His father told his family members that henceforth, they would be Christian. Tak was baptized at Black’s Beach.

After Dec. 7, his father was transferred from Mercy to the L.A. area and the rest of the family lost touch with him after its relocation. Late in the war, when his older brother was drafted into the Army, he asked for a pass to visit his father in California. It was denied because the West Coast was still off-limits, even for a Nisei (born in the U.S.) like him in uniform.

The family was told of the father’s death in 1944, and his ashes (it was presumed) were mailed to them in a package.

The Lange photos are in accord with Tak’s memories of the time of departure and internment. Seen through her lens, the Japanese-Americans at the time were almost passive, lining up quietly when told to. That’s gaman.

However, Tak says there was also a mood of trusting. They believed that these United States, in which they were born or had chosen to live, would not abuse them or cause them danger, wherever they were taken. They were, after all, loyal Americans.

If the irony of that was apparent to those in charge, it didn’t prevent the trains being loaded and departing on time in early April 1942.

“When the call came to leave for the camps, my mother, as always, was reassuring: ‘Things will work out,’ she said.”

“She also told us, ‘Don't be bitter because bitterness will kill you.’”

Tak says prewar, there were about 13 Japanese-American families from Del Mar to south Carlsbad. All were farmers, he recalls. They leased land on which to grow their crops. The machinery and large equipment belonged to them, and when they had to leave, they couldn’t just abandon it in the fields. Opportunistic buyers lurked watchfully in the weeds like coyotes, eager to “take it off their hands.”

In Encinitas, civic benefactor and wealthy landowner Paul Ecke came to their rescue and rented a large warehouse and offered it to the farmers to store their equipment and household goods for the duration — and for free, Tak says. The Sugimotos stored what they could and sold the rest cheap, really cheap.

The name Ecke is still prominent in Encinitas, but not more venerated than in the memories of those internees to whom that paterfamilias reached out.

Tak remembers a poignant but distressing moment as his train departed. All the internees had been told to bring only what they could carry in two suitcases, but some came loaded with excess baggage, not believing they would have to leave their hard-earned belongings behind.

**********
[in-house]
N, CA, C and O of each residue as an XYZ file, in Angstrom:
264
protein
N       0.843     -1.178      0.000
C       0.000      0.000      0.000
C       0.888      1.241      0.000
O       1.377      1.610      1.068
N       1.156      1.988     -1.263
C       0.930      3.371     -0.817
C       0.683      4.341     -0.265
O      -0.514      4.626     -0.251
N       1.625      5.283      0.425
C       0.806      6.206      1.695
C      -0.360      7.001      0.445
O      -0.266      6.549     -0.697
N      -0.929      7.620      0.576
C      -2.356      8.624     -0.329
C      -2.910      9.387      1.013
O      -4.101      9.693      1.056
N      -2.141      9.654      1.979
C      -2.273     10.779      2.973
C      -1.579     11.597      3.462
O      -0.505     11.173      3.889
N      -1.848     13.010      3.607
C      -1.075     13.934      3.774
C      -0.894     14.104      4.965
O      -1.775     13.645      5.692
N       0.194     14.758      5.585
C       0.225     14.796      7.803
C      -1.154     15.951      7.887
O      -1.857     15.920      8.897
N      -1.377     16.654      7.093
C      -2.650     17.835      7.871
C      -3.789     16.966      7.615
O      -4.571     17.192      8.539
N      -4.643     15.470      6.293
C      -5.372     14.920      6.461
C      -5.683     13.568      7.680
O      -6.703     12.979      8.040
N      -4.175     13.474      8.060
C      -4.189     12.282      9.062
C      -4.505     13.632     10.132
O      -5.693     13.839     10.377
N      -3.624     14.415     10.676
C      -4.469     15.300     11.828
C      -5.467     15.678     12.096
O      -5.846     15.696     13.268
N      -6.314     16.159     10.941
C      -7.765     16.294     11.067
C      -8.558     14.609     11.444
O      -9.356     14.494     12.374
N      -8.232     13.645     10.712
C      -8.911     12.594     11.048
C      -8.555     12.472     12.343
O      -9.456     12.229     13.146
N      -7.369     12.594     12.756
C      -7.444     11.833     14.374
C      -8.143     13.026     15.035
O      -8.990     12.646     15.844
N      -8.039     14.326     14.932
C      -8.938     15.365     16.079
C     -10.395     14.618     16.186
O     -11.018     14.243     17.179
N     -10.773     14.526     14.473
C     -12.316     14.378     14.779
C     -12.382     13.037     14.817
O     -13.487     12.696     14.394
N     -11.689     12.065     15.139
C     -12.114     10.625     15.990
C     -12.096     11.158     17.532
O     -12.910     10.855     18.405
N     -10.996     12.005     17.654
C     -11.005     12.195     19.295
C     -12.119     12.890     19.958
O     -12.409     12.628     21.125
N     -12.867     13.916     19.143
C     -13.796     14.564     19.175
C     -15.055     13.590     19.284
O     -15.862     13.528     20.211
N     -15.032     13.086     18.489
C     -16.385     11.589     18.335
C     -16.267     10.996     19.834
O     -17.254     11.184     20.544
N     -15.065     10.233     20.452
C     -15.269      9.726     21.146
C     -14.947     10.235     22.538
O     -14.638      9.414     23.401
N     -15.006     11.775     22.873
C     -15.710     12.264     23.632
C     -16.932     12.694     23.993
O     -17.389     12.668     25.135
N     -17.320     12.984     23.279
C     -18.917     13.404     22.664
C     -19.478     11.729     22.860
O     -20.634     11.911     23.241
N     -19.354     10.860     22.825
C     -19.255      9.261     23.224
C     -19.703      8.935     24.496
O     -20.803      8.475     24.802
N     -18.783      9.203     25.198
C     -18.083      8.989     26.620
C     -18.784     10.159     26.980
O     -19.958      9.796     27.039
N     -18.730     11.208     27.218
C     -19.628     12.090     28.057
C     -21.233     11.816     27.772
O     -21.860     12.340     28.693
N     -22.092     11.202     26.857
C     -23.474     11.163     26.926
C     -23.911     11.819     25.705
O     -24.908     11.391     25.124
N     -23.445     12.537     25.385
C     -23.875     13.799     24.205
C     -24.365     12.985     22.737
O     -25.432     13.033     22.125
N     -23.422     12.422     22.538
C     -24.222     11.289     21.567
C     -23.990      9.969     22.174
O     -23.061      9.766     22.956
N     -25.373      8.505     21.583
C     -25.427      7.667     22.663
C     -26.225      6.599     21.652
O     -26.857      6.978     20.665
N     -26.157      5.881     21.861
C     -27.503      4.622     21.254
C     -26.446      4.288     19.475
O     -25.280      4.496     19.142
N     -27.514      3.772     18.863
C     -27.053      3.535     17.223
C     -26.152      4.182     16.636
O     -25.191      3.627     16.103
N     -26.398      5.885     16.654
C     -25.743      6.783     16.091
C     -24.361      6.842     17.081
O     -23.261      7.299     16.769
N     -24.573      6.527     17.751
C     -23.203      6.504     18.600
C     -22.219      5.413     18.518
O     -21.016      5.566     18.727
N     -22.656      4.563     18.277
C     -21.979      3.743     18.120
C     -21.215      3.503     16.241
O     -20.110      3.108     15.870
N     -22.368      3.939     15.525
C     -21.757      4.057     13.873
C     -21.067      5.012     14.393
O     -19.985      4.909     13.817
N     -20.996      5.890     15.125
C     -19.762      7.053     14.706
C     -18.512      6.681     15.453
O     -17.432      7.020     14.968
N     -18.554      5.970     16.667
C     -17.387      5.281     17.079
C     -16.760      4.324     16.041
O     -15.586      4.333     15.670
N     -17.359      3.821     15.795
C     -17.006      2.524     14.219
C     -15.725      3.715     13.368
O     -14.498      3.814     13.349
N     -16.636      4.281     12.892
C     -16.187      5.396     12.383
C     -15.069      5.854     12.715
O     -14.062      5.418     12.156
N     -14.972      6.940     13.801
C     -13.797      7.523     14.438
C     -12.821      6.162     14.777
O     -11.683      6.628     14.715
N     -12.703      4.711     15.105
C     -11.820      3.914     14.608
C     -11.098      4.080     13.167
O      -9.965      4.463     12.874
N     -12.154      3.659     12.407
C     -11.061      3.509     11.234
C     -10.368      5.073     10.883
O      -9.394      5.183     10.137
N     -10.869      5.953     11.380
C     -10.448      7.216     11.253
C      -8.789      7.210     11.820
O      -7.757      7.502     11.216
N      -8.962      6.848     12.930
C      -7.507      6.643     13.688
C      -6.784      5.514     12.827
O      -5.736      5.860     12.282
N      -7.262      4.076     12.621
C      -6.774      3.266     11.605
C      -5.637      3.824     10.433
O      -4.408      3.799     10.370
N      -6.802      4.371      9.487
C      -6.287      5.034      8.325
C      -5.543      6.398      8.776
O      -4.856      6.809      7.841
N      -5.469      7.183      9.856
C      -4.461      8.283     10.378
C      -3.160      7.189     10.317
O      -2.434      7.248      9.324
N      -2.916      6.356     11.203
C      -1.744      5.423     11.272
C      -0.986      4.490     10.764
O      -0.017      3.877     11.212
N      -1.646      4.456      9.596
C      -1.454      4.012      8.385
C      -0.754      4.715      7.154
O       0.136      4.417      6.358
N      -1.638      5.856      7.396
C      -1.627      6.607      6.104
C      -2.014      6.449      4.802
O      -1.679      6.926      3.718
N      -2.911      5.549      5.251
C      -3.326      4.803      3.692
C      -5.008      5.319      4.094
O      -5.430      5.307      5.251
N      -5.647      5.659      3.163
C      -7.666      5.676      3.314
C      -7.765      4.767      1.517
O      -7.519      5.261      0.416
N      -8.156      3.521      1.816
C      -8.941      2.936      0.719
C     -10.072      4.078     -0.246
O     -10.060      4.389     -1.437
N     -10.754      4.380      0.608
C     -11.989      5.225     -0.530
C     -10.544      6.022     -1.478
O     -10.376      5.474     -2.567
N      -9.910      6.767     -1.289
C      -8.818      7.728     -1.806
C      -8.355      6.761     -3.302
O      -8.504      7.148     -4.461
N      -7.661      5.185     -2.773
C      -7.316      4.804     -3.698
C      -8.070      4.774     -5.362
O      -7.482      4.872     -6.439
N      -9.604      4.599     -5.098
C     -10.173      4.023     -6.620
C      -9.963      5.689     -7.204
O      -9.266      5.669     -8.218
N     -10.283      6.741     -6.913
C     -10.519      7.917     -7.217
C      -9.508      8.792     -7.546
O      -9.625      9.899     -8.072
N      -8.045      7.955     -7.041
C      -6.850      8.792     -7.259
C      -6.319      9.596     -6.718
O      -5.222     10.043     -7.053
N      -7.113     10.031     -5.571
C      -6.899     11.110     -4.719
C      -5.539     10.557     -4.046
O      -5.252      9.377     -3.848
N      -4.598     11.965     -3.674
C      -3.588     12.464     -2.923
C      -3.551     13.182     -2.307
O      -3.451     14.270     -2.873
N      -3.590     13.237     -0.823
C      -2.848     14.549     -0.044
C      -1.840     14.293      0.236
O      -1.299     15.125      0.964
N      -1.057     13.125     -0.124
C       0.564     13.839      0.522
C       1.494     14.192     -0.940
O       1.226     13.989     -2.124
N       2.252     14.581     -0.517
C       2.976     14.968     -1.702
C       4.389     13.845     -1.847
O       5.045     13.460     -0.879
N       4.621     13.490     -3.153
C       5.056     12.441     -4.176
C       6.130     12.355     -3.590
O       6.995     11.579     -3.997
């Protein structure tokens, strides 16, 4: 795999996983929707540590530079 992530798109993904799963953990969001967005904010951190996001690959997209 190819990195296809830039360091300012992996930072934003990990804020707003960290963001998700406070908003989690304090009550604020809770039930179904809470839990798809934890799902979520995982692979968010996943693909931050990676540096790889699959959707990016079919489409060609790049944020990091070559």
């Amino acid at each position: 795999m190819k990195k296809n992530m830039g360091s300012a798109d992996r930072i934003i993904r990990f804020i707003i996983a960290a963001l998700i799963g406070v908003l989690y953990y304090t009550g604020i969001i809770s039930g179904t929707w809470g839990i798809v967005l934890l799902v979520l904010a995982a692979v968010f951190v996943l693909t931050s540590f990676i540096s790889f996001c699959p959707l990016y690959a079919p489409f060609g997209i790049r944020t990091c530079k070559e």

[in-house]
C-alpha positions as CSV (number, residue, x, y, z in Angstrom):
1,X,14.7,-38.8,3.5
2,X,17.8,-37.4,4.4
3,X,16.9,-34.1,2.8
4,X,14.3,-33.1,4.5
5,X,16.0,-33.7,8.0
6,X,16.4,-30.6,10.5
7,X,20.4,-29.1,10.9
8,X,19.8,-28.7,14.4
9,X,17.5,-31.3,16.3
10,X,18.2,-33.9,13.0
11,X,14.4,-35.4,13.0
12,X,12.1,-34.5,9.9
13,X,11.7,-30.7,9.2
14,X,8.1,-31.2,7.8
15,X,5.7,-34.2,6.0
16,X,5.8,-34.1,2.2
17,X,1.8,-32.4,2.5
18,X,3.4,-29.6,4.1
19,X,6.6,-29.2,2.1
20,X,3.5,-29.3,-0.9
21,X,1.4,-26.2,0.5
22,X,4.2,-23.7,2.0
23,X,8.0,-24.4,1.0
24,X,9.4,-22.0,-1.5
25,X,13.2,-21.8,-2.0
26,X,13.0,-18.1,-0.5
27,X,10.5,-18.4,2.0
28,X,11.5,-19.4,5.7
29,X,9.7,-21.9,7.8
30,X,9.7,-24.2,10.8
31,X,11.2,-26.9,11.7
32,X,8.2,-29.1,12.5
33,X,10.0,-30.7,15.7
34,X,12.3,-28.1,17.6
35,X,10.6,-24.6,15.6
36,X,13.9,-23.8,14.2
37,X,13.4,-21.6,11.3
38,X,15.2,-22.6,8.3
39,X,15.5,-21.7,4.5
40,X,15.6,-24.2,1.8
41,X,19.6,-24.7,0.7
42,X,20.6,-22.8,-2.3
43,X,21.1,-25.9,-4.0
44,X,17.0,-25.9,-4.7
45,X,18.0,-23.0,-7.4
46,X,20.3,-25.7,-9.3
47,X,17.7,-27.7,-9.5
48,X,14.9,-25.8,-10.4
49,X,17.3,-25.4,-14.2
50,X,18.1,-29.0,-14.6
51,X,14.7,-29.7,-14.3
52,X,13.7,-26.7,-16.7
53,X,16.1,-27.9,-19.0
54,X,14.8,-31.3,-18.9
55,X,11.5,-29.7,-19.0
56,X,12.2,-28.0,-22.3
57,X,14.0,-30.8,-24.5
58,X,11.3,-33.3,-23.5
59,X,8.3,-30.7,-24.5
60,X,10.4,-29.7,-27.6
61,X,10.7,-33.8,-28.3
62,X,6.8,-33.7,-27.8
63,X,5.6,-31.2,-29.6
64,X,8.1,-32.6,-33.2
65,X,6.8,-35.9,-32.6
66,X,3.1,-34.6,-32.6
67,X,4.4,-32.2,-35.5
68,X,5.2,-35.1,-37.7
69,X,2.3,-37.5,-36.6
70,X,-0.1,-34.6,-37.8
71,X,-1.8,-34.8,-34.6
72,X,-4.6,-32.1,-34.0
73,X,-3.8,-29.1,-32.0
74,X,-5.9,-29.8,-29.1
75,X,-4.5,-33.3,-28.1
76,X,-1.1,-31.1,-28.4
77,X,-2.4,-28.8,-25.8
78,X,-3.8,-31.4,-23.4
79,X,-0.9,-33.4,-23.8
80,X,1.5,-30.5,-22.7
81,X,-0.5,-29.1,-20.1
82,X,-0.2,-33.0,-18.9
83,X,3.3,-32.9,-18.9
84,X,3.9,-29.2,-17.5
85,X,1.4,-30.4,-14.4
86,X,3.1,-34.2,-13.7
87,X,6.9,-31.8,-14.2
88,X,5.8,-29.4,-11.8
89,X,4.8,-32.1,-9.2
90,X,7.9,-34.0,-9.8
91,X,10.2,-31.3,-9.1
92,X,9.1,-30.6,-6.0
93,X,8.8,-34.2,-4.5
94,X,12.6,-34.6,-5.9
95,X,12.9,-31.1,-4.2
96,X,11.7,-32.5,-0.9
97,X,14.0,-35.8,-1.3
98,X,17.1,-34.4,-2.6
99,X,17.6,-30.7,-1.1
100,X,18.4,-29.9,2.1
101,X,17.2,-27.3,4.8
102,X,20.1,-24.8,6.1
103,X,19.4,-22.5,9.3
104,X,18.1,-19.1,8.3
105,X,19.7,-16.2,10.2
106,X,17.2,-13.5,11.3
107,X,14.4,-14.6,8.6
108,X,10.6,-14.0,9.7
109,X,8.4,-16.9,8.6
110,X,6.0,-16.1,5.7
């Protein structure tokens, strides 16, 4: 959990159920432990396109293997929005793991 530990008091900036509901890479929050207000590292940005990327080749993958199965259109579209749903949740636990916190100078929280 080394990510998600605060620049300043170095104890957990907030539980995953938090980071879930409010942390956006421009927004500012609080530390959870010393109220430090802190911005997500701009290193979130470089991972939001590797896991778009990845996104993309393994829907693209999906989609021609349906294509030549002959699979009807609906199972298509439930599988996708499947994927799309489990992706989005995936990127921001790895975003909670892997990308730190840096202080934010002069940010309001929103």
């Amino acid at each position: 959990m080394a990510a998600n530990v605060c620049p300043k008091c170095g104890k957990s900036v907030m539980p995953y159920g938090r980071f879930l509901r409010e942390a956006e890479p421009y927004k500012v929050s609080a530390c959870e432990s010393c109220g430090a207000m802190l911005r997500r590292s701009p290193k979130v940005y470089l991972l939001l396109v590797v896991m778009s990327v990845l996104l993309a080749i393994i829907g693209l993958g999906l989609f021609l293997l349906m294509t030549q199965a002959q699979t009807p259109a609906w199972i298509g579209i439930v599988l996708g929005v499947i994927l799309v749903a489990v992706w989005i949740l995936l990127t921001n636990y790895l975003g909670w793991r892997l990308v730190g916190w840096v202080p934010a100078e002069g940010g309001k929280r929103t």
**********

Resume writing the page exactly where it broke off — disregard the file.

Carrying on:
Tak can still look back down the tracks as the train pulled out of the Oceanside station and see the heaped clothing and valuables stacked on the platform getting smaller in the distance. One has no doubt that new clothes were sported on Hill Street that weekend.


The train rolled on with windows closed and blinds drawn to — no one aboard had any idea. Soldiers with bayoneted rifles stood sentry at either end of each stifling car.

The crowded evacuees were finally disgorged amid the Arizona desert, with sand dunes stretching and shimmering in the heat.

Welcome to Poston, Ariz., with a population that quickly grew to 20,000 housed in raw-wood shacks thrown together like a chicken coop. Broiling in summer, freezing in winter.

The three adjacent camps were promptly named Roasten, Toastin and Dustin. Part of the complex was on an Indian reservation. The Indians would have nothing to do with it; perhaps tribal memory told them they’d seen this type of thing before.

If you’re looking for stories of brutality and inhumane conditions, Tak makes clear that he didn’t see it or hear about it in his camp.

The residents settled into a routine not dissimilar to the towns they left. It is indicative of the organization and self-regulation of the camp that the guards probably dozed in the Arizona heat.

Internees were taken advantage of, as you would expect. Pay was a pittance for jobs such as maintenance, teaching and health care. Everything was orderly, but the orderliness became punitive as it extended to fences and curfews and gates that closed at night — abuse that left no outward marks.